Keeping the humidity levels optimal is not always the top priority for most homeowners. But it’s not something you’d want to skip or put at the bottom of your maintenance list.
When you let humidity fluctuate, it can cause damage for both your home and health and, in worst-case scenarios, both simultaneously. Luckily, you don’t need an expensive renovation to have the right humidity level inside your home. What you’ll need is a dehumidifier.
Dehumidifiers eradicate moisture from the air, warding off mold and mildew build-up that would otherwise cause breathing difficulties and unpleasant spores on the walls and ceiling. If you’re wondering how to use a dehumidifier effectively, follow our guide down below.
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Ideal Relative Humidity Levels in Your Home
When talking about humidity levels, you’re going to come across Relative Humidity (RH). It pertains to the actual amount of water vapor or moisture present in the air at any given temperature.
Now relative humidity can be a bit complicated to understand, and it isn’t that important when adjusting the humidity setting on your dehumidifier. So feel free to skip the next paragraph if you like.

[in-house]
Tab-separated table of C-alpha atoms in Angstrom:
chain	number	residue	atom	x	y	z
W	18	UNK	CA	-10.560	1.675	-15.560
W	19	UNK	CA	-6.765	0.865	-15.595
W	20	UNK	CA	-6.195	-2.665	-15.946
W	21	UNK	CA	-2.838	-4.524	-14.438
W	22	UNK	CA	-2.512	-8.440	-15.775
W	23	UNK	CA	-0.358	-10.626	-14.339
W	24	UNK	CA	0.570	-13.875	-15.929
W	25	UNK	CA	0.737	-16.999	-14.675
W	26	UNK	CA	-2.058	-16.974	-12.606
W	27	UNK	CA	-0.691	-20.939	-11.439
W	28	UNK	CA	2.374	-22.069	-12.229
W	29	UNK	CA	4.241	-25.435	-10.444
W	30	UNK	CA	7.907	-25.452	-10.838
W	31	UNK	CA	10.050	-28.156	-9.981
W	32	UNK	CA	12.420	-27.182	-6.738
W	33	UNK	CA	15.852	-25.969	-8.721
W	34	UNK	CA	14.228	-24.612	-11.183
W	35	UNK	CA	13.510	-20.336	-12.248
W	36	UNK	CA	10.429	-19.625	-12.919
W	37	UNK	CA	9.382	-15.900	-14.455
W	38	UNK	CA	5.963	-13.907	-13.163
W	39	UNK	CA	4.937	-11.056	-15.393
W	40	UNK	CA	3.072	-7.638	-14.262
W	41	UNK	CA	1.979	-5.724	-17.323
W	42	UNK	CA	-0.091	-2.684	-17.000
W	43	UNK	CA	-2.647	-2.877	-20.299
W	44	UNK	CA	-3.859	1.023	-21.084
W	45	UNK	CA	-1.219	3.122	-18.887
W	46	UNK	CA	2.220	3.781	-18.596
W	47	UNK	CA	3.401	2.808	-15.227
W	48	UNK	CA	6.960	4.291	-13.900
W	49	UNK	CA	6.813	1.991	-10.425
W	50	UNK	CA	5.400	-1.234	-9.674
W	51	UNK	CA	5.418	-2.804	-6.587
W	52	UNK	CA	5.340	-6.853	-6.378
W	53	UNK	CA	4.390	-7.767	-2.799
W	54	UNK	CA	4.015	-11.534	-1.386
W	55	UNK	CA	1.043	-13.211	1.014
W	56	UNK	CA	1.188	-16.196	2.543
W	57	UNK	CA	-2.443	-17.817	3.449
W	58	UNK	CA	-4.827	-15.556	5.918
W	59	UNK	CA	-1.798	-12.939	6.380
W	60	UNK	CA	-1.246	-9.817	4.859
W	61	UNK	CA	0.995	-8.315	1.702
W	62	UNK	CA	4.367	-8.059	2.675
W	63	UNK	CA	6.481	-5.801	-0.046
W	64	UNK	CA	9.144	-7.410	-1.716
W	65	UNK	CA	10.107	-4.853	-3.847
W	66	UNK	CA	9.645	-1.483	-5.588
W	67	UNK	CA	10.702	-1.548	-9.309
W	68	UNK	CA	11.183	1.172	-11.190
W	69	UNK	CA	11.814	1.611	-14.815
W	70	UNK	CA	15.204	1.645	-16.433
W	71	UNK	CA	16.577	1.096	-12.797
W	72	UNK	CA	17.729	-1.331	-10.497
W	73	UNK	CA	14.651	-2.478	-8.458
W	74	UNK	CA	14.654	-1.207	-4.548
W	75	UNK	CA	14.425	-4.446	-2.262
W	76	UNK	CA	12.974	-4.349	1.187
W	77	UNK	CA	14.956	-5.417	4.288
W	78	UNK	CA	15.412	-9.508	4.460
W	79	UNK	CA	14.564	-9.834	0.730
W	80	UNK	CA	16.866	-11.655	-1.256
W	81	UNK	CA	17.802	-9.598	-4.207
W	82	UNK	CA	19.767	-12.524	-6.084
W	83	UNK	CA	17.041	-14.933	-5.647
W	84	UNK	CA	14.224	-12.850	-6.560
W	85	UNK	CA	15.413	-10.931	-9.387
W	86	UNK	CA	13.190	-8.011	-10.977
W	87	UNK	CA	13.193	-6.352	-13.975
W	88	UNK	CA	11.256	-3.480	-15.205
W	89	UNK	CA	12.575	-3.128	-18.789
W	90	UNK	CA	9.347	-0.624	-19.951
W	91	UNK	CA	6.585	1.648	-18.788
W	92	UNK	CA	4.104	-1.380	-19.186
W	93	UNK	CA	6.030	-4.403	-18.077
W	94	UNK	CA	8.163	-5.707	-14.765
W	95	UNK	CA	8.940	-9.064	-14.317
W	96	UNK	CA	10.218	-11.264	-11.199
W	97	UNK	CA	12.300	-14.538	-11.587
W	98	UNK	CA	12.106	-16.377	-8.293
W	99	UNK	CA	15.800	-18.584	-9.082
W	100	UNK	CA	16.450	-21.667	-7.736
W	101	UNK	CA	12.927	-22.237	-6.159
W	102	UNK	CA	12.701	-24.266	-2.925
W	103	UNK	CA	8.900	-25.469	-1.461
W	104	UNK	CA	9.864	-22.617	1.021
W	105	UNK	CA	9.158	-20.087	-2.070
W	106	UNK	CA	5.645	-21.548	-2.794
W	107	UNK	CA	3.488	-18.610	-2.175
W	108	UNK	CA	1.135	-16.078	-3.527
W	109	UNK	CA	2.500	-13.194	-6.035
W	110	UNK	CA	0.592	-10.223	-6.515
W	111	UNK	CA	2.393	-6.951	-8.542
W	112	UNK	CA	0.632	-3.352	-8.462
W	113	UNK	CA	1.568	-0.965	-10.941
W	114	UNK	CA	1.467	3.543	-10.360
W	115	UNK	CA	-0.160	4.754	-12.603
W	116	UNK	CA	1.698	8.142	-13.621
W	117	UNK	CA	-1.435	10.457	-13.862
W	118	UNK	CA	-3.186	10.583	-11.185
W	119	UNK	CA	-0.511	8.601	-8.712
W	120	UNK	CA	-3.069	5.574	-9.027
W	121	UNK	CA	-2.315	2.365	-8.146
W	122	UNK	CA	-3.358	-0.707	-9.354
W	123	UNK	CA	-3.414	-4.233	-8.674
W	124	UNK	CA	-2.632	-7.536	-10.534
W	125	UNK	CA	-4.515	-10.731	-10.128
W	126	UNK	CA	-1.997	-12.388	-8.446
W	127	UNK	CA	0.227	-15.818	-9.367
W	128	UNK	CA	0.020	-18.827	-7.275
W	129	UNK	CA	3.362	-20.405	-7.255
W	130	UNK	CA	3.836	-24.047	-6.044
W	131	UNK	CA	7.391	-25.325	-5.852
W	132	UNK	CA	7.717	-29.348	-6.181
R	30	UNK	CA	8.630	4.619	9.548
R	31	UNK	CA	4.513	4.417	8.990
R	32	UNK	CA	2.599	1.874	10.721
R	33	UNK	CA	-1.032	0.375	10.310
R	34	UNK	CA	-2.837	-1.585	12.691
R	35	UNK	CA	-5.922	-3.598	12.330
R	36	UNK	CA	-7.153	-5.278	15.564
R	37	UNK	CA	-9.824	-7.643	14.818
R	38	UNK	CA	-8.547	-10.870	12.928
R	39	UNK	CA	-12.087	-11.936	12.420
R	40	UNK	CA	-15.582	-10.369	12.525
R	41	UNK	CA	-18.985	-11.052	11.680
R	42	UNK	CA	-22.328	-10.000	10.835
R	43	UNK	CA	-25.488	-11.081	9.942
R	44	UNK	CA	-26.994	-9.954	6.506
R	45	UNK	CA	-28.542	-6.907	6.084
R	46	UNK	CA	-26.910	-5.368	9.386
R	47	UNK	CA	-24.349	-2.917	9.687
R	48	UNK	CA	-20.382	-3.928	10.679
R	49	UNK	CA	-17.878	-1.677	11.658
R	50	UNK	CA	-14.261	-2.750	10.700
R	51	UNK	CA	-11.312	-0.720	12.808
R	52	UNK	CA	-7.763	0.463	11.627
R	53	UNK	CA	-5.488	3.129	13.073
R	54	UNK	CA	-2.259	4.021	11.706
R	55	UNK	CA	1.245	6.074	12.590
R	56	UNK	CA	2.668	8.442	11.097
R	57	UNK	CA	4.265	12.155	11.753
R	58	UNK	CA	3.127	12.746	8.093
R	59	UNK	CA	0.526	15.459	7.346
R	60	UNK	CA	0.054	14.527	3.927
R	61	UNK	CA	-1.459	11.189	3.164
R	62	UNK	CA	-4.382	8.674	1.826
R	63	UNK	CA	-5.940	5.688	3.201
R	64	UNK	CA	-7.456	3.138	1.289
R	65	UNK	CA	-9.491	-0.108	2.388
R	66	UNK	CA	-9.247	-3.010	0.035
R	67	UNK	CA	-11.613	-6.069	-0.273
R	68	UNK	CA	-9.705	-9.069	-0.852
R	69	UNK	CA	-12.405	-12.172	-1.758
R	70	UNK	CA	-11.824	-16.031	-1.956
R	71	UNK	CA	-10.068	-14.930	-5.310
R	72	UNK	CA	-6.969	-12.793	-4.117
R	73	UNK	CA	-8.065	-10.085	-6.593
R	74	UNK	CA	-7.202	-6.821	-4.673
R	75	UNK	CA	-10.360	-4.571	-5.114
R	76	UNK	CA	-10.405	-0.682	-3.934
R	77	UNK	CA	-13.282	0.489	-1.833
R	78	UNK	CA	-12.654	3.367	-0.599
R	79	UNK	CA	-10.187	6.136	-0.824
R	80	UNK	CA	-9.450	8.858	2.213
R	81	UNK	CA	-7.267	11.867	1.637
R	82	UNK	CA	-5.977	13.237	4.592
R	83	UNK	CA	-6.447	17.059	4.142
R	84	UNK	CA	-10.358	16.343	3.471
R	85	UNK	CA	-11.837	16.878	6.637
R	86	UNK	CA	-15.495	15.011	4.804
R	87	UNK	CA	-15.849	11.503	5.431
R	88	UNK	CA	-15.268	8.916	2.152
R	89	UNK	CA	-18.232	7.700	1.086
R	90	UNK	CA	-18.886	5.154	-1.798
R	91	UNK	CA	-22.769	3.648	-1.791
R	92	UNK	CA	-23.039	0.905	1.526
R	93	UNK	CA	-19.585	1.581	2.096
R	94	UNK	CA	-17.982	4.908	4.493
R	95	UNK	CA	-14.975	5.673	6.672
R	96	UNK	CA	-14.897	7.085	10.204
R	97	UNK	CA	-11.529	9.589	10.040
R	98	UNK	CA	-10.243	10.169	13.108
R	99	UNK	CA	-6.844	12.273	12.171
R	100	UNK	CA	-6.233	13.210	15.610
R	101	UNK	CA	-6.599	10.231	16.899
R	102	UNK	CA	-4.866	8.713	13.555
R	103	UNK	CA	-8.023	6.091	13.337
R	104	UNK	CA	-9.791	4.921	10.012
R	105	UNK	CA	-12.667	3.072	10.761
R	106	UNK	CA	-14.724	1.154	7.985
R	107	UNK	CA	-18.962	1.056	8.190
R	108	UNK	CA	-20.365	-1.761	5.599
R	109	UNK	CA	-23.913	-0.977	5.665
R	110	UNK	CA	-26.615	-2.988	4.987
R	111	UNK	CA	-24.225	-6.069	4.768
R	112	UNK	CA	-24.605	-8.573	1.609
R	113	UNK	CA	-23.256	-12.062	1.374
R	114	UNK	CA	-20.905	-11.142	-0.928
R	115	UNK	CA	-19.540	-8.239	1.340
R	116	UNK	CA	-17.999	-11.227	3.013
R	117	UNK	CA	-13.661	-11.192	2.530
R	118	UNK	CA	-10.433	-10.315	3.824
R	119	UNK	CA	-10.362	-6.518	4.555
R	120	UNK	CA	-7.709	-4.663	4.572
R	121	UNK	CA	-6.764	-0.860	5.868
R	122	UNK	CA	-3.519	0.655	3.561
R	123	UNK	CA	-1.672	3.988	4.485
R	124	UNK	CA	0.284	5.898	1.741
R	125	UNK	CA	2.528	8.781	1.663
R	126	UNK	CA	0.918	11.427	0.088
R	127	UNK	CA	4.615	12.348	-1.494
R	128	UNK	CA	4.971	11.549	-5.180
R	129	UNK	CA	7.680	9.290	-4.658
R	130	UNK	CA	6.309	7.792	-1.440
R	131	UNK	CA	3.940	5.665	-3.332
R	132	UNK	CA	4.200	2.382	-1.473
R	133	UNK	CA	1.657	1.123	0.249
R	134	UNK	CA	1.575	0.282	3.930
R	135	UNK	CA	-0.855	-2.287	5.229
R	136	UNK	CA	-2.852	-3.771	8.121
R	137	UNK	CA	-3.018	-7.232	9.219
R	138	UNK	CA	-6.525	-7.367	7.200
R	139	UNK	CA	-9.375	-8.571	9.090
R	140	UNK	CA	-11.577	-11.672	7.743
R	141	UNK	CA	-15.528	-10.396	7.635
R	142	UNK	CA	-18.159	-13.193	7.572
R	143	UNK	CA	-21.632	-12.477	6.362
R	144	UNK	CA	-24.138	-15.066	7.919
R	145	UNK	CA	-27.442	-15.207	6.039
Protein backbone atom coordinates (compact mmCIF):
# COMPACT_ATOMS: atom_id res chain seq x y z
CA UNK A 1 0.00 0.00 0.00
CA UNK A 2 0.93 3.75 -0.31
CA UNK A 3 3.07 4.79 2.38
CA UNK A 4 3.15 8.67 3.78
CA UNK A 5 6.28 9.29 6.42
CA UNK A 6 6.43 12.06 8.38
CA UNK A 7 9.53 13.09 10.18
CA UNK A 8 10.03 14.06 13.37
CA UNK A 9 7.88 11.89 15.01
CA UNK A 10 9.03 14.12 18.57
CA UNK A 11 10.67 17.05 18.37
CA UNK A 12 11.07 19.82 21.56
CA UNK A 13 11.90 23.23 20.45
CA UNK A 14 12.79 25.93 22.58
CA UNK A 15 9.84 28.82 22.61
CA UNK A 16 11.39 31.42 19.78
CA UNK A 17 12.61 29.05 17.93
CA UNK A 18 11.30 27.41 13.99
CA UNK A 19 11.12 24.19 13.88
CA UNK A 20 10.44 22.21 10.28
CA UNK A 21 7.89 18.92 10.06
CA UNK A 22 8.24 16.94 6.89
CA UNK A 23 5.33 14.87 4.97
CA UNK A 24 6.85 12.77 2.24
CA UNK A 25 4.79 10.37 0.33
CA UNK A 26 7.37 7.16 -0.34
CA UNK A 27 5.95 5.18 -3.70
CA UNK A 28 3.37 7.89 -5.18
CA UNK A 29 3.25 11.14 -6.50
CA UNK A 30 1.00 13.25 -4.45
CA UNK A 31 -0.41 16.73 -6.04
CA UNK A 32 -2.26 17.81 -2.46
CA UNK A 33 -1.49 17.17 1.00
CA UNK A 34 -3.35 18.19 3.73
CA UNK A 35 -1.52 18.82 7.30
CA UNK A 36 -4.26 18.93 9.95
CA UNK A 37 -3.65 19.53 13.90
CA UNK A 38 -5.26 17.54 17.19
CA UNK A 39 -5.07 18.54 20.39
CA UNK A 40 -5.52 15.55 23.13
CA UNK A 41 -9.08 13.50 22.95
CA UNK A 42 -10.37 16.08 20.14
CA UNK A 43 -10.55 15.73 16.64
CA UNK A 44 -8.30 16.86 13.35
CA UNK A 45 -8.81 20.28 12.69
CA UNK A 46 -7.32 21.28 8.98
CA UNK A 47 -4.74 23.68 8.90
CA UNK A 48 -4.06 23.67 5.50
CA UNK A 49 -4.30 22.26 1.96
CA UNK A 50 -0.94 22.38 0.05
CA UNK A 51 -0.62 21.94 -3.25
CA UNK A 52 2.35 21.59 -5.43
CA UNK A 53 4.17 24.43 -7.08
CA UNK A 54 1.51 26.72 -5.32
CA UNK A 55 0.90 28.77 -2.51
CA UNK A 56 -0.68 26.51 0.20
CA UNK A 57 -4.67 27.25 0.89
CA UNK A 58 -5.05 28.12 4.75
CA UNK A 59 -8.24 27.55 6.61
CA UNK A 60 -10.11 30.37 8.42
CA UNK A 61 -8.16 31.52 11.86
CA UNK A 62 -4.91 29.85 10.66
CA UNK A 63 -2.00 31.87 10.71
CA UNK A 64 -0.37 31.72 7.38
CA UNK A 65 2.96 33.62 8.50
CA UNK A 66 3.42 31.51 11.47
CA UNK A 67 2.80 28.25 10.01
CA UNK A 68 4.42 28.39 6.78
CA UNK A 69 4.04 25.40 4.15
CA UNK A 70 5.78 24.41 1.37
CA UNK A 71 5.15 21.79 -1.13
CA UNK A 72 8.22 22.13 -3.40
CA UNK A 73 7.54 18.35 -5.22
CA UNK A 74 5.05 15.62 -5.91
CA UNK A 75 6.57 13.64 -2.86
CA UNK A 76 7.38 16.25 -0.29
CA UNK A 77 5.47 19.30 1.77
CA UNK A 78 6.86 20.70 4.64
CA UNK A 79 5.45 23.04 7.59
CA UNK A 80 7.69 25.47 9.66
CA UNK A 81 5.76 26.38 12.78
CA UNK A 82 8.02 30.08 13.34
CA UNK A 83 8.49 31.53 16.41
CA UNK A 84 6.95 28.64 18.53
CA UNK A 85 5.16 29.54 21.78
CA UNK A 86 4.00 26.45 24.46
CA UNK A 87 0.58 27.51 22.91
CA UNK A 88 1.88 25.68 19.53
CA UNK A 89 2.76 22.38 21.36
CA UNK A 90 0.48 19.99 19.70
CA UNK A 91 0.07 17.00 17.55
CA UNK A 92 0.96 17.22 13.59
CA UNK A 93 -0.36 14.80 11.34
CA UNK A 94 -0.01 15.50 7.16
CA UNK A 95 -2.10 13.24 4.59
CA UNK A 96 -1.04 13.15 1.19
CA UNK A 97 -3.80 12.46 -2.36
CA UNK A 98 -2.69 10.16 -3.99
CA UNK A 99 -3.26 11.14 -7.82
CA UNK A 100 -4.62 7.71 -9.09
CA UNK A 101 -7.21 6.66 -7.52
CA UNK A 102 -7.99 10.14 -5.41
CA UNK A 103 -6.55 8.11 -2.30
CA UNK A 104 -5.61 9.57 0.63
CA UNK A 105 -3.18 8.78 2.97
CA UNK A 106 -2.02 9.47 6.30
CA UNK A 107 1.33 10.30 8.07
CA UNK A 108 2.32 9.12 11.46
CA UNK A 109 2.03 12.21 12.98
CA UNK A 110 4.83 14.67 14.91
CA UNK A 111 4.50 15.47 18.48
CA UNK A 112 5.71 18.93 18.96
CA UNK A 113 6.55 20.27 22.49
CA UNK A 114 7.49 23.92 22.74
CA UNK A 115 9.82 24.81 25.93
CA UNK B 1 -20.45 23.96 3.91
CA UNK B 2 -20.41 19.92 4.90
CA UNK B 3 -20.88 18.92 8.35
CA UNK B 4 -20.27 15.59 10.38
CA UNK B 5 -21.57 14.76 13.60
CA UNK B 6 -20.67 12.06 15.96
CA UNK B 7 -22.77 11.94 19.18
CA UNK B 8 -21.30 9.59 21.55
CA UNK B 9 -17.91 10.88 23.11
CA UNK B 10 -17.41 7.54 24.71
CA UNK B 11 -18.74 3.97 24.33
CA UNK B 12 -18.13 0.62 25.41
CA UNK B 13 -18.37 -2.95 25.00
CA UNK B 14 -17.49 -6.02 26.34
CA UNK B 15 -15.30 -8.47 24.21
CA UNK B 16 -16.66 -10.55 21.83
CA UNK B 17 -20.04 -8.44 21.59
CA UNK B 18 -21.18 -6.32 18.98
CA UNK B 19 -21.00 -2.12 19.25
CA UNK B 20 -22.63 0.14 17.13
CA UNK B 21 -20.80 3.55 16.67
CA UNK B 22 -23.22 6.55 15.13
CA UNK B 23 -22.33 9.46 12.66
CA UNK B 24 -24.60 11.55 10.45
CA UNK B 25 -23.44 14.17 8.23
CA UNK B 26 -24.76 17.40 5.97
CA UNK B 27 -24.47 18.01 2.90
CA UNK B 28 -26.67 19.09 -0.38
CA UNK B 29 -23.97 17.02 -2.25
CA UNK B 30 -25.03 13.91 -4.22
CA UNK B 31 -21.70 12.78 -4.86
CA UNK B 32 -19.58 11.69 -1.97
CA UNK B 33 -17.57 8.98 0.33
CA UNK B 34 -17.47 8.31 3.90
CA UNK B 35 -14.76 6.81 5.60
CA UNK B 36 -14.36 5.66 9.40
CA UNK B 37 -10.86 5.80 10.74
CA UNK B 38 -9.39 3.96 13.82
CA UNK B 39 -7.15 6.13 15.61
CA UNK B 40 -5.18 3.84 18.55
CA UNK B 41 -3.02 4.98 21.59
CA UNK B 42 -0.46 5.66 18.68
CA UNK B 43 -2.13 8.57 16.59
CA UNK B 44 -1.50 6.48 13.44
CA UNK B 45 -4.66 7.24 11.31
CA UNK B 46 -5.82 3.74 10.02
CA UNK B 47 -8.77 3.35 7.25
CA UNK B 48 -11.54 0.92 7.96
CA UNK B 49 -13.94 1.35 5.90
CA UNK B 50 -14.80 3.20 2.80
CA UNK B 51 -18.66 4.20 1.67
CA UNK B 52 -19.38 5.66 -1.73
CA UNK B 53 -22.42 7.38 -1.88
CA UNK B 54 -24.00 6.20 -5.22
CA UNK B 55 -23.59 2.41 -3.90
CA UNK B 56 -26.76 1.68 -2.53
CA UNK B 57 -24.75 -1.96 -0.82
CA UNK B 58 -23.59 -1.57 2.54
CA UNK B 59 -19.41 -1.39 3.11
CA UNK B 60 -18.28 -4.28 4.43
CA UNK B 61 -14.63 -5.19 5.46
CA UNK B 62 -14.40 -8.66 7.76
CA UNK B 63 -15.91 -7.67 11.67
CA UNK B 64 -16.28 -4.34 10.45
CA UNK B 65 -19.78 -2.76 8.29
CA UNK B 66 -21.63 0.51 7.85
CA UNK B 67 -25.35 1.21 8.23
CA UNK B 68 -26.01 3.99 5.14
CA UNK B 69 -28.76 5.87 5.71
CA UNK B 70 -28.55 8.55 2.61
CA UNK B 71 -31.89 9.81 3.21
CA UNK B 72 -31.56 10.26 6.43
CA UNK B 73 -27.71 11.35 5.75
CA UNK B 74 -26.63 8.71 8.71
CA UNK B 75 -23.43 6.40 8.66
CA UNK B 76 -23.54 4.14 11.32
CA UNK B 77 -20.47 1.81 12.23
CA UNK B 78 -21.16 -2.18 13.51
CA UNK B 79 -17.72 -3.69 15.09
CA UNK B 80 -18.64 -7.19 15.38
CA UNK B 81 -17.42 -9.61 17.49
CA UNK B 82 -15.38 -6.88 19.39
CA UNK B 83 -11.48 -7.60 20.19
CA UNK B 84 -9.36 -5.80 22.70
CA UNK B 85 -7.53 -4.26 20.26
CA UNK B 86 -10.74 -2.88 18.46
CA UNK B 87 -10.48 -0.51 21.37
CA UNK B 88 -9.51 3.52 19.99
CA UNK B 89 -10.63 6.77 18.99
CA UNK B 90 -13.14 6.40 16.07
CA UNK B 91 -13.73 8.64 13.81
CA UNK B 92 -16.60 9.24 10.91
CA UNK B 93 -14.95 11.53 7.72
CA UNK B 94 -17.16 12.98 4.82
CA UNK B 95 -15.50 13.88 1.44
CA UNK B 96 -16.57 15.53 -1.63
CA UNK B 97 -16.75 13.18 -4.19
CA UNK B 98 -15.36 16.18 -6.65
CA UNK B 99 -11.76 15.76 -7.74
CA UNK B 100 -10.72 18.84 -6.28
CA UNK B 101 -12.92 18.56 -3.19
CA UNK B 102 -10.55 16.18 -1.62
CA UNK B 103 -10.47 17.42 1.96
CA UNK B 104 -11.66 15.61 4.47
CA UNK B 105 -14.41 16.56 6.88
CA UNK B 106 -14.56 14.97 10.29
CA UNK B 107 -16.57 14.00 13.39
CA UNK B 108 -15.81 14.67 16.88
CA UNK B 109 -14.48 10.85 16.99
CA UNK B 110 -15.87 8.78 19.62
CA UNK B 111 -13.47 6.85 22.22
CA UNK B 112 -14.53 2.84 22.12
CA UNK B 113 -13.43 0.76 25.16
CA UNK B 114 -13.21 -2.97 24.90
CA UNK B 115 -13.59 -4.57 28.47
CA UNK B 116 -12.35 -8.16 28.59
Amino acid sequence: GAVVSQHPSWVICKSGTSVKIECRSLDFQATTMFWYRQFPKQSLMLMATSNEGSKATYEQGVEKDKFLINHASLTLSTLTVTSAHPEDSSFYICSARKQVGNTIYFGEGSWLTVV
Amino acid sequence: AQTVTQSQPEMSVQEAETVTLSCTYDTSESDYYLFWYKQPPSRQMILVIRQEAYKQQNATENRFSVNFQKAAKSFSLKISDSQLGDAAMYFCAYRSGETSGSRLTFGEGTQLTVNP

Understanding RH: if the temperature in your home is at 68 degrees Fahrenheit, then the greatest amount of water vapor or moisture in the air is at 17.3 grams of water per cubic meter. In this case, if any room in your home reaches the maximum amount, then your RH is at 100%. If it’s at 8.7 grams of water per cubic meter, then your RH is at 50%.
In a perfect scenario, the ideal RH in a room should range between 30% to 50%.
Anything above this is likely to cause the growth of bacteria, mold, and mildew, as well as excessive condensation. However, it is significant to note that RH levels cannot go above 40% in colder seasons because it prevents water droplets from forming on the windows and other glass panels.
Luckily, most dehumidifiers come pre-built with humidistats. These regulators allow you to program your device to the desired RH level. Once it has reached that level, it will automatically cycle your device on and off to maintain the programmed RH level.
If you find that your dehumidifier lacks a humidistat, then the best course of action would be to buy a hygrometer, a device that measures RH separately. You should hang it near or on top of your dehumidifier to monitor RH levels properly.
The Dangers Of Incorrect Humidity Levels
Prolonged high RH levels (above 50% during normal climates and above 40% in colder seasons) can often lead to a general feeling of stuffiness. It also makes your skin uncomfortably moist and leaves rooms smelling musty. Serious complications can also arise, especially if you have pre-existing skin and respiratory conditions.
On the other hand, when the RH level in a room plummets to 30% or lower, you can be subject to a host of irritating and costly problems such as:
- Dry skin and chapped lips (which can often crack or bleed)
- Lusterless and frizzy hair
- Dehydration leading to constant fatigue and headaches
- Peeling paint from walls and ceilings
- Warping furniture
Where to Place Your Dehumidifier